Tight sleep can make our memories more accessible, according to a study by University of Exeter in Britain and the Basque Centre for Cognition, Brain and Language (BCBL), Spain. The study has been published in the journal Cortex.
"Sleep almost doubles our chances of remembering previously unrecalled material. The post-sleep boost in memory accessibility may indicate that some memories are sharpened overnight," explained Nicolas Dumay from University of Exeter.
When scientists examined the subjects, in two situations subjects forgot information over the course of 12 hours of wakefulness and a night's sleep was shown to promote access to memory traces that had initially been too weak to be retrieved. The scientists tracked memories for novel, made-up words learnt either prior to a night's sleep, or an equivalent period of wakefulness. Subjects were asked to recall words immediately after exposure, and then again after the period of sleep or wakefulness.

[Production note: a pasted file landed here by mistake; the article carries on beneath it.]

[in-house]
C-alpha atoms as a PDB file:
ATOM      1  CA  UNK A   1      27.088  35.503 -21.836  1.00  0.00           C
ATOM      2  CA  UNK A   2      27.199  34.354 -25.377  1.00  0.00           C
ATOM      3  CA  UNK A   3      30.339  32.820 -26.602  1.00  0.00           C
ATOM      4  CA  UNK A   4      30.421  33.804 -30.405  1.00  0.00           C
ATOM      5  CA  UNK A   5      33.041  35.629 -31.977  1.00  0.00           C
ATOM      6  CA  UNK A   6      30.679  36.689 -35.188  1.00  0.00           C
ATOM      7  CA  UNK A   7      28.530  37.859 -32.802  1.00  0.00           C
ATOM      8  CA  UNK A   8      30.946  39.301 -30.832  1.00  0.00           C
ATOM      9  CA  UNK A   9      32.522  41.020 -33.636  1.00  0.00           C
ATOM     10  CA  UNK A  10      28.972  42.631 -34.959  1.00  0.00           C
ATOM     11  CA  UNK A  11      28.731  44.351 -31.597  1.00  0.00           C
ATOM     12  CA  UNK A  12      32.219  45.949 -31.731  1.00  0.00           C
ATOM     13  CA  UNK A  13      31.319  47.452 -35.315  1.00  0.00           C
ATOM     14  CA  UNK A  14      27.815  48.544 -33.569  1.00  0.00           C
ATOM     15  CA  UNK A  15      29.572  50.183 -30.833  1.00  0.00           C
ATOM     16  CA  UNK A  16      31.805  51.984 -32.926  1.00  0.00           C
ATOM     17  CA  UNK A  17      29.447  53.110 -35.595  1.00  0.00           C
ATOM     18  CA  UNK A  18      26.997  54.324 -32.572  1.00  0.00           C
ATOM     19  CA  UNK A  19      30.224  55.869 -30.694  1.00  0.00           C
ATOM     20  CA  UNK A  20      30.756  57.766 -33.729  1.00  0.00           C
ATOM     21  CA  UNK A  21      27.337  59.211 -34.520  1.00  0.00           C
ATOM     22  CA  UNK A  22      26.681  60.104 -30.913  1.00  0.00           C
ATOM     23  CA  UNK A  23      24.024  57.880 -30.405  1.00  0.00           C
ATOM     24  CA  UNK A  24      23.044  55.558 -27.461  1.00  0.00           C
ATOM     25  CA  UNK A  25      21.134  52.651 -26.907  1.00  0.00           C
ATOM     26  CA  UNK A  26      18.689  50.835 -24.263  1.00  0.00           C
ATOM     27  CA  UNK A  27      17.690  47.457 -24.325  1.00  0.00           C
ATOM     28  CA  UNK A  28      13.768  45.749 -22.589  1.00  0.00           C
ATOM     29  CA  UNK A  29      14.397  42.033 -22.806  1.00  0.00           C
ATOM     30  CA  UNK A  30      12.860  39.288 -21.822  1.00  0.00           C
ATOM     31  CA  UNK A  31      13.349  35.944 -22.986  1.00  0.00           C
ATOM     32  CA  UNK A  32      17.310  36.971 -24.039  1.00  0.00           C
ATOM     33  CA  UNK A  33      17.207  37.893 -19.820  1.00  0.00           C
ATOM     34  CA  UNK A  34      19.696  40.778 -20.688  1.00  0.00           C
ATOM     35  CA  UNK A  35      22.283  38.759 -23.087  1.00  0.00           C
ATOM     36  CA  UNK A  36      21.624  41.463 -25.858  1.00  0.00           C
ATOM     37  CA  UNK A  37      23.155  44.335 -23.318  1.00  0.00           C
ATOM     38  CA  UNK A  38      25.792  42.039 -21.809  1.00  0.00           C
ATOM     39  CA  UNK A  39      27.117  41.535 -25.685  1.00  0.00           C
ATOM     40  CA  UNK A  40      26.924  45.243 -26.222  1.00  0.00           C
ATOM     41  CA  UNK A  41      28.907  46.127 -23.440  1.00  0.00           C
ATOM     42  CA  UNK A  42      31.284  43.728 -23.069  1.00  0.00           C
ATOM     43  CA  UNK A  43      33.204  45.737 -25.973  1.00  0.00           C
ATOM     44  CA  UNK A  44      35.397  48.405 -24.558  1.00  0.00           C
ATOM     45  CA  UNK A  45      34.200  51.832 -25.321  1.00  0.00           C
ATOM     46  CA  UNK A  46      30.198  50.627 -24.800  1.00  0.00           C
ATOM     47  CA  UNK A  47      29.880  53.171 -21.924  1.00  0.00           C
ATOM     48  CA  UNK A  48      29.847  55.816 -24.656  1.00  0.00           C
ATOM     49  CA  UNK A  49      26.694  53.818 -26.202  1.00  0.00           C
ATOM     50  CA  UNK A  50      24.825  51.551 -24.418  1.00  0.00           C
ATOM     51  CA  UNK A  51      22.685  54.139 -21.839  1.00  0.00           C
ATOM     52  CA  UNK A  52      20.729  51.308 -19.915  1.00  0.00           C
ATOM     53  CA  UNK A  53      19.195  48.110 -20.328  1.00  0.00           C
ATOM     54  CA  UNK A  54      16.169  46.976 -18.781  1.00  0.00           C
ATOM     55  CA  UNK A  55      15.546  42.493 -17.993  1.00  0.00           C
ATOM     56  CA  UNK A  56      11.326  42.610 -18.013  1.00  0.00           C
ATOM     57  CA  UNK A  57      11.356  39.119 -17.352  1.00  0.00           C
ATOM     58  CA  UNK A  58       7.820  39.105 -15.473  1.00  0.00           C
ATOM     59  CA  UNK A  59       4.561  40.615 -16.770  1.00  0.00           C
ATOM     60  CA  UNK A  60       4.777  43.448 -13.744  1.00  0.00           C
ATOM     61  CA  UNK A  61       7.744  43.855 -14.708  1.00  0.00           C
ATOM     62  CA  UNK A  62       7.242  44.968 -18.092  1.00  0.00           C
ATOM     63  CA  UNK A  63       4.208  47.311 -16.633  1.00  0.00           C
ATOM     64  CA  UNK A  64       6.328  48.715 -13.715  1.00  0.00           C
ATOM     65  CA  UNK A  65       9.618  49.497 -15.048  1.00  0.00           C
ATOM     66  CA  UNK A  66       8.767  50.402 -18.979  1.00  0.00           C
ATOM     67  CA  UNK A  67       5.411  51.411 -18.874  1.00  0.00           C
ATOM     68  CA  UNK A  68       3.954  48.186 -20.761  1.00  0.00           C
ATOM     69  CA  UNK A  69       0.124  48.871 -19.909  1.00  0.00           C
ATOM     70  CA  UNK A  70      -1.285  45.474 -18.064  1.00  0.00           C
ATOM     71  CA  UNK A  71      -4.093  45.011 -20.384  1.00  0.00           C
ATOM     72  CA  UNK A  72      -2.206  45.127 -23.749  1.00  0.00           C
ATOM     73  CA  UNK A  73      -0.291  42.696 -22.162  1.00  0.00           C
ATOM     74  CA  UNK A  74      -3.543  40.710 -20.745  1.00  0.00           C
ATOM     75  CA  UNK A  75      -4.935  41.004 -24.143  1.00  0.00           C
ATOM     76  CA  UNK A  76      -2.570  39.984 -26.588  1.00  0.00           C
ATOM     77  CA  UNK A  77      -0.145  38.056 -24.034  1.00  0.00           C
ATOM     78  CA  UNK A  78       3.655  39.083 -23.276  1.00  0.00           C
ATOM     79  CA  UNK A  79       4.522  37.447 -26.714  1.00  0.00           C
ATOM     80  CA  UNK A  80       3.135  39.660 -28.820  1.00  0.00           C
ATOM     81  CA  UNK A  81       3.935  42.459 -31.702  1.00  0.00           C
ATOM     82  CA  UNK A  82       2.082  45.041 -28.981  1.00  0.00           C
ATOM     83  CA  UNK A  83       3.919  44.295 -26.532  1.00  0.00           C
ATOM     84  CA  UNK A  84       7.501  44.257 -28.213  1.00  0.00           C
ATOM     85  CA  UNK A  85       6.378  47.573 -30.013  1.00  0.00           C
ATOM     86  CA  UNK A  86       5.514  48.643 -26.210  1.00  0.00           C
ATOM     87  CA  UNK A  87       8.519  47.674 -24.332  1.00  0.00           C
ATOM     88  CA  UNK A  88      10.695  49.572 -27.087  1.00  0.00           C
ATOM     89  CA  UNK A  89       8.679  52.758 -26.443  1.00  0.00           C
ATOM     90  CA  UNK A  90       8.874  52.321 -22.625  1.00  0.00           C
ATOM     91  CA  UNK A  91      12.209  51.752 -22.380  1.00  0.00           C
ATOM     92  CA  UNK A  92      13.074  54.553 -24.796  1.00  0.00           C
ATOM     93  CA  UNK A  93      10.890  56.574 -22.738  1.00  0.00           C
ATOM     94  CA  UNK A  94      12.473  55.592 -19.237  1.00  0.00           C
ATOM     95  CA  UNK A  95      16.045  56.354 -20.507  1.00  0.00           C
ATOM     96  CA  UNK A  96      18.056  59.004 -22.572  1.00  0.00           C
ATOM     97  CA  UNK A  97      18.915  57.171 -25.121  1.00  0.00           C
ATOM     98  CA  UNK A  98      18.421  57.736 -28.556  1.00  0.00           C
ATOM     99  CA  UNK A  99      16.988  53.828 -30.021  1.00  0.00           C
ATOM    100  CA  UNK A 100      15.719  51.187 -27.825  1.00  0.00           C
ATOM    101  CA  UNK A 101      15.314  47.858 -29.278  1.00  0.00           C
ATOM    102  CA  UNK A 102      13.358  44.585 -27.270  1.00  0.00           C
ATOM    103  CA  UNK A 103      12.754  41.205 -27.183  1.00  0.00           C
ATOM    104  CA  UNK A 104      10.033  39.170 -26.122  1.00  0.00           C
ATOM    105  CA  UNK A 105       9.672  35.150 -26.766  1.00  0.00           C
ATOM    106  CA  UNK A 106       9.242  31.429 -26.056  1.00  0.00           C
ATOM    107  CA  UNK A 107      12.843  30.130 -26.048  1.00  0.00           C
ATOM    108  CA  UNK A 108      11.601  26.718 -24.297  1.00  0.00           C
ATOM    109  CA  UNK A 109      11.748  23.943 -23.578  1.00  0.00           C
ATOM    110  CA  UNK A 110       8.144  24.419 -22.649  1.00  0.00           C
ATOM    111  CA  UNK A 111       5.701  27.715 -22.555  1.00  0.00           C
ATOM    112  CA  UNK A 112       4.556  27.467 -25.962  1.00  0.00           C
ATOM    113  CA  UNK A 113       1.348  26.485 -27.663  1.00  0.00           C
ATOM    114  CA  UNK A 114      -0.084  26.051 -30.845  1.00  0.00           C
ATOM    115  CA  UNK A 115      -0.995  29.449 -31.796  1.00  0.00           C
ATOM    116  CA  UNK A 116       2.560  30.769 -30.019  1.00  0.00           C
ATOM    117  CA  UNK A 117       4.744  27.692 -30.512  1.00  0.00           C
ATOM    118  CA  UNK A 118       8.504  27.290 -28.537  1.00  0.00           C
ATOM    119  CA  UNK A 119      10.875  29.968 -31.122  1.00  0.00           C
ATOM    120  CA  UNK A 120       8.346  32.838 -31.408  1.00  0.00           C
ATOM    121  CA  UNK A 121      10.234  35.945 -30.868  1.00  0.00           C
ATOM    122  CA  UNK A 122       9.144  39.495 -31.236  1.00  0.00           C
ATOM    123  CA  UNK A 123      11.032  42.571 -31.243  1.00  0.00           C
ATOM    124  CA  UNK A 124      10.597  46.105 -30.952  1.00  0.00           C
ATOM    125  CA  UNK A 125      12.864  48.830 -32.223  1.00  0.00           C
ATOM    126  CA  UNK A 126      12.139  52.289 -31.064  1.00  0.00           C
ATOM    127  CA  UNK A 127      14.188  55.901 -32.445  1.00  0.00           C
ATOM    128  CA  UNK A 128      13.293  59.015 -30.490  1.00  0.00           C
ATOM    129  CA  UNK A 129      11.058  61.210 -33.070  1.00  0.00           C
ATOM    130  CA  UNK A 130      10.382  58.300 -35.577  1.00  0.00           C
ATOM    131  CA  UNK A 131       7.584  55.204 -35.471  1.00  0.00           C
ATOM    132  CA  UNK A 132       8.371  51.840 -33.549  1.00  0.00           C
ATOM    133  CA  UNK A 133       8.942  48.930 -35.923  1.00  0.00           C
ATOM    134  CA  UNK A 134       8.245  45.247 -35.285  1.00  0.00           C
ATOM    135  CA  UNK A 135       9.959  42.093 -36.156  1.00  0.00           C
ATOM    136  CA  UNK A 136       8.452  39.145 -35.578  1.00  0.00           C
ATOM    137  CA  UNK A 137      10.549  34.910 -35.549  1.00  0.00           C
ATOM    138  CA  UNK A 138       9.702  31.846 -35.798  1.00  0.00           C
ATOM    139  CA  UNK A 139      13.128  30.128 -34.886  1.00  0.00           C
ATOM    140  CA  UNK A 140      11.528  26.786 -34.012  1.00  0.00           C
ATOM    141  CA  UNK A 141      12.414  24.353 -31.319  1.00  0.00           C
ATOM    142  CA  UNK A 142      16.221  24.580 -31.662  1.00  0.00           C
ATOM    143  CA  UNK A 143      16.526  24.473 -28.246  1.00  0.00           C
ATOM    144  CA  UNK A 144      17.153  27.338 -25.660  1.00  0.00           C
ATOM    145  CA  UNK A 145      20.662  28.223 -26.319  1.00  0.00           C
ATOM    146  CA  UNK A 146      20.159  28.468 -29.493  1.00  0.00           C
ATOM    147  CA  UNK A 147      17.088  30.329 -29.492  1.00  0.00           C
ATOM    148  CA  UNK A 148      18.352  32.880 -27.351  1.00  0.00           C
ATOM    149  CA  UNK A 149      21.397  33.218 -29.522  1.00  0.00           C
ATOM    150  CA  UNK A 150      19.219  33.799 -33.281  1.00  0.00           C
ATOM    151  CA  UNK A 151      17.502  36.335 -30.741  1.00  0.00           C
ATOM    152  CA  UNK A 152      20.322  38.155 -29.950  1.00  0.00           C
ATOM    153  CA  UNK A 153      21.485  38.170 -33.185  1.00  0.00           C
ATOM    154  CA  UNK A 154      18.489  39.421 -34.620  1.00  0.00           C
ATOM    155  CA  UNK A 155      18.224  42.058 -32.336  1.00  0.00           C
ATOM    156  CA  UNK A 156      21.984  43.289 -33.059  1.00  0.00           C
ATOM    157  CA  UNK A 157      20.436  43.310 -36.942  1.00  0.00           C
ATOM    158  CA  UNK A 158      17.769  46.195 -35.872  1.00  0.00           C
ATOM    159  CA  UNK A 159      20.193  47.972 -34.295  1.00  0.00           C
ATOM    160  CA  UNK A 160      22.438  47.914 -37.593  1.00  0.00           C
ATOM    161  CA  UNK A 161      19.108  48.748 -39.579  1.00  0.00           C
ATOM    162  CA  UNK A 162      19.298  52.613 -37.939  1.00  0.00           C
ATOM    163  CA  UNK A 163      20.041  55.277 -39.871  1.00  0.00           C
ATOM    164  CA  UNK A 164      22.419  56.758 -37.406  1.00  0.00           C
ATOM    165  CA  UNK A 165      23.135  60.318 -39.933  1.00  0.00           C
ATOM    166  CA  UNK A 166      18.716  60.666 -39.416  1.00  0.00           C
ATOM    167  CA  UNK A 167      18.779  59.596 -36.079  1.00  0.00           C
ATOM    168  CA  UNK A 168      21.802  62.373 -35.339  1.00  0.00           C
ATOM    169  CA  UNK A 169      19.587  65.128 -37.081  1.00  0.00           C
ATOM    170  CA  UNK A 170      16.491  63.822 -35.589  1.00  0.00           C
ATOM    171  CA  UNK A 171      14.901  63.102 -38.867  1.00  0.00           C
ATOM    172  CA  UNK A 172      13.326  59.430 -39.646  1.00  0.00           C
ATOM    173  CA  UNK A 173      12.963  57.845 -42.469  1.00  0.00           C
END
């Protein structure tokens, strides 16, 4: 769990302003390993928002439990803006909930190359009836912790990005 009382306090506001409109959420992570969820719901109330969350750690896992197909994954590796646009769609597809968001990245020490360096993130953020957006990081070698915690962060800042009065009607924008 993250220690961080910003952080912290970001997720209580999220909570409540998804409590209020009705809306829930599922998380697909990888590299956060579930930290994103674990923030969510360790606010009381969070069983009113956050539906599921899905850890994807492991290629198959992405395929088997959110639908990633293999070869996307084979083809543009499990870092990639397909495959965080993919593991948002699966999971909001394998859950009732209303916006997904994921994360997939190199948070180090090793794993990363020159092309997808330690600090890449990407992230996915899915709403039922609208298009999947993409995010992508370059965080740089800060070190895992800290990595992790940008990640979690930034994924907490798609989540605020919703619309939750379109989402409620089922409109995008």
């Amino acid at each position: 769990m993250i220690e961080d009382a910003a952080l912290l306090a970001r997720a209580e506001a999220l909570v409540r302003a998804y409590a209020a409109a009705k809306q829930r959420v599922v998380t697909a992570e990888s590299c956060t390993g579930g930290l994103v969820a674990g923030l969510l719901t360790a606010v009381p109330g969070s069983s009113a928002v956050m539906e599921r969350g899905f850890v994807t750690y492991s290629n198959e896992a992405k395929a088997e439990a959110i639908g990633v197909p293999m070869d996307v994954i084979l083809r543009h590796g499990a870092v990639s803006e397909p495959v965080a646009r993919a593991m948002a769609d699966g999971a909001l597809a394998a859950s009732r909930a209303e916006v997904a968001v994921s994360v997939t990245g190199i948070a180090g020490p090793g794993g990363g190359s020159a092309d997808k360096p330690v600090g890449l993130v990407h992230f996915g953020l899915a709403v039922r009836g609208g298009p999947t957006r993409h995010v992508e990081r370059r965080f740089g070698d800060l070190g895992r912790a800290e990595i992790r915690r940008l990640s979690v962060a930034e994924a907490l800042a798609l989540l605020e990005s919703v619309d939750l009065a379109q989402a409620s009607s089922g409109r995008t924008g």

The participants who have enough sleep memorised the words at immediate test and those who failed to recall the words are eventually remembered at retest.
The beneficial impact of sleep on memory was well established by this study. "More research is needed into the functional significance of this rehearsal and whether, for instance, it allows memories to be accessible in a wider range of contexts, hence making them more useful," Dumay said.